My friend Dodie doesn't belong in prison. She should have been out long ago. She hasn't been treated fairly, and there's no guarantee that things will ever change. But rather than sit and whine about it, she is involved in the most amazing program. it's called MI-PAWS (Michigan Inmates Providing Assistance Work & Service). It involves dogs. It's a program operated jointly by the Humane Society of Huron Valley and the Women's Huron Valley Correctional Facility in Ypsilanti, Michigan.
Dodie is one of the inmates hand-selected to participate in the program. She is expecting a new dog any day now...it will be her 12th! Each dog lives around the clock with inmate handlers for eight weeks. The women work with the animals on different aspects of training which will make them highly adoptable at the end of their stay.
It's important to point out that these weren't choice dogs to begin with. Some have been abandoned by their owners, or just surrendered. Some have been injured by fights. Some are very afraid, either of people or of other dogs.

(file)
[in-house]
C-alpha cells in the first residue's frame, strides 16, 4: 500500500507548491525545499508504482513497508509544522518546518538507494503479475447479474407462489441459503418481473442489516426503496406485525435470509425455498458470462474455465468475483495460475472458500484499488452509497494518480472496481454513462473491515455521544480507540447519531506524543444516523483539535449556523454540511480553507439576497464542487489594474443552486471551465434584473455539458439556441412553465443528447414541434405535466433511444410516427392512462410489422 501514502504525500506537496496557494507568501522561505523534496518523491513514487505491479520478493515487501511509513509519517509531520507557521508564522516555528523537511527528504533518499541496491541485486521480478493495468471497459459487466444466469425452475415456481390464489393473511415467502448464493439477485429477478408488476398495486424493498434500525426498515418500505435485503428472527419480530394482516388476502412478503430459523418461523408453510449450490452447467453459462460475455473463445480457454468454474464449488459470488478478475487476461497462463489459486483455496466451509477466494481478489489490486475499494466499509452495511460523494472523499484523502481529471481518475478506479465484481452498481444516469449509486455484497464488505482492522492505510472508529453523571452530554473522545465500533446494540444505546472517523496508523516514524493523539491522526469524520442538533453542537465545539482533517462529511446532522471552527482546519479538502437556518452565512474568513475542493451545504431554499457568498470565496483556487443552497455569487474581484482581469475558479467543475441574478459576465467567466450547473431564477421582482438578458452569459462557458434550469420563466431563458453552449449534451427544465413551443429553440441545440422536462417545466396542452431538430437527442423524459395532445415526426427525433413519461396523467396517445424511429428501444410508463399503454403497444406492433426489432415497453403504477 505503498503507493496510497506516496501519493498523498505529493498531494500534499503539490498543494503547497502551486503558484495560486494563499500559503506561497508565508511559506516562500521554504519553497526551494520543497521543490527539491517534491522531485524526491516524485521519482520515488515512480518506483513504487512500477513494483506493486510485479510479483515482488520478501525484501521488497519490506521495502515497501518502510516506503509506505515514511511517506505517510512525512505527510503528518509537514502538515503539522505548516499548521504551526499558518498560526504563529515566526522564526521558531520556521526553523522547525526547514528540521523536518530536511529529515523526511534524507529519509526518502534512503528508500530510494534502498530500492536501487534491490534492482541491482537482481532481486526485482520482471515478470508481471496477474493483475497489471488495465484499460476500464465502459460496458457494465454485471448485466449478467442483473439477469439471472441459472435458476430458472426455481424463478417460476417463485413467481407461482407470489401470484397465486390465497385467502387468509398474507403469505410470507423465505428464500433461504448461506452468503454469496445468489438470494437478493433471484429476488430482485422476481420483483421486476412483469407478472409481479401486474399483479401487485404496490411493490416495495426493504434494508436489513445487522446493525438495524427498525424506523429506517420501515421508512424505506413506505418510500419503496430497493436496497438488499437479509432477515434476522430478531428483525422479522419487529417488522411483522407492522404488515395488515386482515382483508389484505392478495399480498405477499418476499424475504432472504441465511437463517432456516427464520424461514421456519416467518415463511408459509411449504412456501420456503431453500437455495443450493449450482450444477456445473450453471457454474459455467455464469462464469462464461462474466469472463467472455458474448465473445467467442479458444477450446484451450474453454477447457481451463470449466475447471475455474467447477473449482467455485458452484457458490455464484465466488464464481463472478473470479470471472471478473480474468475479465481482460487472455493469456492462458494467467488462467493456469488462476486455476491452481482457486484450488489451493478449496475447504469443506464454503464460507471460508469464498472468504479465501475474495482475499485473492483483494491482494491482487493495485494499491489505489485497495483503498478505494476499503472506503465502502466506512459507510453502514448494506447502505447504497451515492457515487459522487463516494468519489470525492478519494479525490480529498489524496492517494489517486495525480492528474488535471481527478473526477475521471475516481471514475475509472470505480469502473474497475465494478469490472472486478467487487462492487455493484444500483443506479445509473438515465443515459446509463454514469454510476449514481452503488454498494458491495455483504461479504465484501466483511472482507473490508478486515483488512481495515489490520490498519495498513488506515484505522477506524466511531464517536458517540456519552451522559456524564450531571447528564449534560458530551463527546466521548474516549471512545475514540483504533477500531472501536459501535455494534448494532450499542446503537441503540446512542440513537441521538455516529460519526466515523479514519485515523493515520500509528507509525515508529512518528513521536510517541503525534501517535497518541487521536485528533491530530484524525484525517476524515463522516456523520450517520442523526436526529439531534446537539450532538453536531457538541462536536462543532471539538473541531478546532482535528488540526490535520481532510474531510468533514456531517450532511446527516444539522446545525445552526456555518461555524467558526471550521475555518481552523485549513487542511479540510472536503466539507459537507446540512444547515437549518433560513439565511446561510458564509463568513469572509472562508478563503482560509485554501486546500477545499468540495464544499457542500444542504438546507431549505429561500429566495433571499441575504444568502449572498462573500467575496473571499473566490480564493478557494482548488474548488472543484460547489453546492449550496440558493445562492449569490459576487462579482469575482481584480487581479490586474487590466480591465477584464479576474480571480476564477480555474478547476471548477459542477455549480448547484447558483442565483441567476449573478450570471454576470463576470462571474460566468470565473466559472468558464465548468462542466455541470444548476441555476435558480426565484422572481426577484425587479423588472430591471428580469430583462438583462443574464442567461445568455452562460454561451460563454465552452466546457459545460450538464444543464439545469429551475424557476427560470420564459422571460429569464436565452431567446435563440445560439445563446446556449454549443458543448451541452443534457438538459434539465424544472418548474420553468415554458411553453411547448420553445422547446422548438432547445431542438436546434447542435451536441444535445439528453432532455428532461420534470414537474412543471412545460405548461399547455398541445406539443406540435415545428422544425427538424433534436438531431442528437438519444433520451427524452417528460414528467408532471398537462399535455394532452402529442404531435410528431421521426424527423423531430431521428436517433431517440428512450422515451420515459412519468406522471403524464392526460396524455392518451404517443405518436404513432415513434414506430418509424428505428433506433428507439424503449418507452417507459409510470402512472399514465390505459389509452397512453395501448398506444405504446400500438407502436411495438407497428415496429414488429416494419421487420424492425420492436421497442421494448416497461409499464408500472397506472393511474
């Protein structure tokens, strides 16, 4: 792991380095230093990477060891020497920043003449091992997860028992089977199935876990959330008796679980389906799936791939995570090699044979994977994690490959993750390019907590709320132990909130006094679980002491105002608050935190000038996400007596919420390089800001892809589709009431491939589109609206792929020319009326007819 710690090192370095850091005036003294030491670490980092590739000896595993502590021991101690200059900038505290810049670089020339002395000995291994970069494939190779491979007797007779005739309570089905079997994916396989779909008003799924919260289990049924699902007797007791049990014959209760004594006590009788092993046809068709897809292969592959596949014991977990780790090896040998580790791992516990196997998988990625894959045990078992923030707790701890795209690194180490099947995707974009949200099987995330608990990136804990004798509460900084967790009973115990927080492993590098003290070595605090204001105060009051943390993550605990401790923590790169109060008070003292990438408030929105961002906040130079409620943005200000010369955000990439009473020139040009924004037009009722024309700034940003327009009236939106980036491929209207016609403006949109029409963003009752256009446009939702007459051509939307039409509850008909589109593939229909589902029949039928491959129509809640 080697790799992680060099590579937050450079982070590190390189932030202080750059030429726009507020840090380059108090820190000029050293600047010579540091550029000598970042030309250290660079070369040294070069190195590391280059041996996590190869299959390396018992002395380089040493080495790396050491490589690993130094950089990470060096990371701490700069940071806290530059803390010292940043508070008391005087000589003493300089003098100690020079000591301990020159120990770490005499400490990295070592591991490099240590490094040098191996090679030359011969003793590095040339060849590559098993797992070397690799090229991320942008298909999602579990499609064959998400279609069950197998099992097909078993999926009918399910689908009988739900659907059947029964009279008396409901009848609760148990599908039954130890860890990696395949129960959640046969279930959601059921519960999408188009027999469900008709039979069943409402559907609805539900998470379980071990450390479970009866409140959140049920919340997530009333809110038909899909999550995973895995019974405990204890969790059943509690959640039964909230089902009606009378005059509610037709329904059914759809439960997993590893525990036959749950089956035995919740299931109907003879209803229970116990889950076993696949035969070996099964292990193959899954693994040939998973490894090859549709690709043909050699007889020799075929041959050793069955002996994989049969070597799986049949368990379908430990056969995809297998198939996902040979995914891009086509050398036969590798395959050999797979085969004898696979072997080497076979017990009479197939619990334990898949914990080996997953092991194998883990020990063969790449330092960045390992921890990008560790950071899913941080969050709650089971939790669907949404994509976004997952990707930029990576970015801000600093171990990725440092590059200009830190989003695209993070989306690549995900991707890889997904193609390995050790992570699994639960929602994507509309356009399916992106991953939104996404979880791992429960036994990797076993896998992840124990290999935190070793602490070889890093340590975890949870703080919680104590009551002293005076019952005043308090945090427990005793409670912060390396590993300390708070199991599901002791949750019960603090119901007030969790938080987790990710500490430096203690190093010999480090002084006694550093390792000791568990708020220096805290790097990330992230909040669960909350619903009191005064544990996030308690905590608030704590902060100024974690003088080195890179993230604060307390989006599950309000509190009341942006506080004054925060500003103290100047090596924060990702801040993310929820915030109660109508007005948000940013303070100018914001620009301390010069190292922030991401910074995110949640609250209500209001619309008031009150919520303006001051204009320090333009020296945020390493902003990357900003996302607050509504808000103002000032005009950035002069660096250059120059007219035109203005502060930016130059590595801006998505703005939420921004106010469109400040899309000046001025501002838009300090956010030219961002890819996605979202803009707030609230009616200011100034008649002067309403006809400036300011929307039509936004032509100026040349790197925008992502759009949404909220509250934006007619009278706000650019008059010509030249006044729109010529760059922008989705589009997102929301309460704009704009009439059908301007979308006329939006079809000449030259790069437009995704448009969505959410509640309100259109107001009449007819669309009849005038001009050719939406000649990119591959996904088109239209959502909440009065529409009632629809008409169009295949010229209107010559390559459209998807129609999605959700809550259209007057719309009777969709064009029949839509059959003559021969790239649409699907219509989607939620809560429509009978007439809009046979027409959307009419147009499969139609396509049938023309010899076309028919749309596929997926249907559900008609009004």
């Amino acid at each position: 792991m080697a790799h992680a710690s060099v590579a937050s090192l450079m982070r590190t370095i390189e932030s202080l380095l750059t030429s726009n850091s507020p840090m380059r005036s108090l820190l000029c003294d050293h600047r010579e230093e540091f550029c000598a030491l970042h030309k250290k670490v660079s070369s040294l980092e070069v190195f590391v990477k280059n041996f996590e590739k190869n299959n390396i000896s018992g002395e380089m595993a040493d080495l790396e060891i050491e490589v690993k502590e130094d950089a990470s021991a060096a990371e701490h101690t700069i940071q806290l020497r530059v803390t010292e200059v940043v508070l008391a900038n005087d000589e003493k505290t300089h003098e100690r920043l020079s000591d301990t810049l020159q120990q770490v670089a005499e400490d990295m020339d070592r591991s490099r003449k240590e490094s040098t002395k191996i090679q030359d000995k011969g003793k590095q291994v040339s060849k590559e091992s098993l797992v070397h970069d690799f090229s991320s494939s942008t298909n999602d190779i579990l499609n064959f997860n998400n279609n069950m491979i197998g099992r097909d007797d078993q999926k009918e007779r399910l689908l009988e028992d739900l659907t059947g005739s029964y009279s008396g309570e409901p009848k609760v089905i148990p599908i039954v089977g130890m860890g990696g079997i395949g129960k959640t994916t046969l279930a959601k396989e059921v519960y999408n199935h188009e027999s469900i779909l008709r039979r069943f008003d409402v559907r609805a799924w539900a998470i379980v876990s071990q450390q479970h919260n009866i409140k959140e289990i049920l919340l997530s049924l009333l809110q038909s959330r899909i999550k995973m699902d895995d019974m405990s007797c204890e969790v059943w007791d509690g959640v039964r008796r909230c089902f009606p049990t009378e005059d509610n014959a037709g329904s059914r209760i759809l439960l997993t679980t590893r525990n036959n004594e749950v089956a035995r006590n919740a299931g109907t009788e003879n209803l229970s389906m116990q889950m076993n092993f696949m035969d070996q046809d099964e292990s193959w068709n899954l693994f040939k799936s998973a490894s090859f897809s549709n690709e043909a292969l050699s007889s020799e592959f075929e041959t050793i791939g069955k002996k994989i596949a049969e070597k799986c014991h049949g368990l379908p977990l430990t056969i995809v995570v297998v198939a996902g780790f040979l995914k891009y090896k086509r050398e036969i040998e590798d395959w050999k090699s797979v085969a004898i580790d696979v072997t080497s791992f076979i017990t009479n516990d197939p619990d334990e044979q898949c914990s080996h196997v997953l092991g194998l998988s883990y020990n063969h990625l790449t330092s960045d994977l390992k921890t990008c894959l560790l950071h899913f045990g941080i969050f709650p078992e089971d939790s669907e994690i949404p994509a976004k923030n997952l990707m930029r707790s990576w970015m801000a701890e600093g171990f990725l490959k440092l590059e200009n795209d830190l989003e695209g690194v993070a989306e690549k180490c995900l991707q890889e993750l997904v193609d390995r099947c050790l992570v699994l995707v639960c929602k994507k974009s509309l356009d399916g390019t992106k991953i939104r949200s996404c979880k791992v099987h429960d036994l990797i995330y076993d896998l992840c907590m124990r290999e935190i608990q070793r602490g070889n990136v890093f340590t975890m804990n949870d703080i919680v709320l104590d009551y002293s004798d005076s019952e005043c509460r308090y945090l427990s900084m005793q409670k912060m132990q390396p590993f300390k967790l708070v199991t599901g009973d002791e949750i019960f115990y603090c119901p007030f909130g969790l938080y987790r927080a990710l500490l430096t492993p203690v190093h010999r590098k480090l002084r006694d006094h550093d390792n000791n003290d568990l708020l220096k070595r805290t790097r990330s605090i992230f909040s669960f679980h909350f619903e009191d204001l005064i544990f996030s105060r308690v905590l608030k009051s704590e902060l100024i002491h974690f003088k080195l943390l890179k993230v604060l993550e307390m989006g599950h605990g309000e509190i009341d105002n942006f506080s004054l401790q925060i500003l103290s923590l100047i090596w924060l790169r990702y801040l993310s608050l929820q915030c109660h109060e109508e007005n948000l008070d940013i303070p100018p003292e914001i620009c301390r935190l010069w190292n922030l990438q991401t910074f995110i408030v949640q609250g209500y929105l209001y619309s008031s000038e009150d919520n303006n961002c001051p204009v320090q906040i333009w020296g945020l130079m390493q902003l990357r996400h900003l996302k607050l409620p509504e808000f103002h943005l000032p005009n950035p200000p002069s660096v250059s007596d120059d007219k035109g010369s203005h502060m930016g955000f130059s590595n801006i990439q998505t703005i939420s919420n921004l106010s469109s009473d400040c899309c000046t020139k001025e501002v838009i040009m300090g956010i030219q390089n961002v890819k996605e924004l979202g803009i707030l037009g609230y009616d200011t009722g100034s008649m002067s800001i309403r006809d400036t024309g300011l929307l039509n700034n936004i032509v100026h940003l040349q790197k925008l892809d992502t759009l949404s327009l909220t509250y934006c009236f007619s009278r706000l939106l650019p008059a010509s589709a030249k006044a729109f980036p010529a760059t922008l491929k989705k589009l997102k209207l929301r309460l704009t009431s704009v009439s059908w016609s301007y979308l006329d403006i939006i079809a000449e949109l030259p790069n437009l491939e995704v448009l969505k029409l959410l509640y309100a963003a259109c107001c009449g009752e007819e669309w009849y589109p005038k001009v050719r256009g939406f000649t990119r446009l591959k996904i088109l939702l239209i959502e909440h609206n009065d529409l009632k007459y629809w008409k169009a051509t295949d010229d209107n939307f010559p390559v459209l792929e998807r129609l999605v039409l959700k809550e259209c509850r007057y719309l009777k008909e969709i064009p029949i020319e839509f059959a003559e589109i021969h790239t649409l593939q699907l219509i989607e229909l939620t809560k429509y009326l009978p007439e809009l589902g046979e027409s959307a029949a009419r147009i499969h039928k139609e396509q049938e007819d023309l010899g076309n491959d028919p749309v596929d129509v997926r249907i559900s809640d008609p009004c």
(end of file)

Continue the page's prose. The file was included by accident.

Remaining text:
It's an around-the-clock assignment, starting at 6:30 AM for a potty break, and ending at night sleeping on a state mattress on the floor of the cell. Each dog learns basic commands such as sit, down, come, etc. They will be house-trained, be able to walk on a leash, and most likely will know some tricks that will make them proud.
Dodie points out that this does more than benefit the dogs. She said, "It softens prisoners hearts, teaches us patience, communication with other team members, conflict resolution, and to be held accountable for our actions." She said, "you really need people skills," and points out that it has been especially helpful for prisoners who did not like dogs or who were afraid of animals. "Gentleness and compassion is a must on all ends," she states.
Says our friend: "Joy and further growth in us is in saving a dog's life."
Methinks it's doing a good job of saving prisoner's lives as well.
All creatures great and small...the Lord God made them all.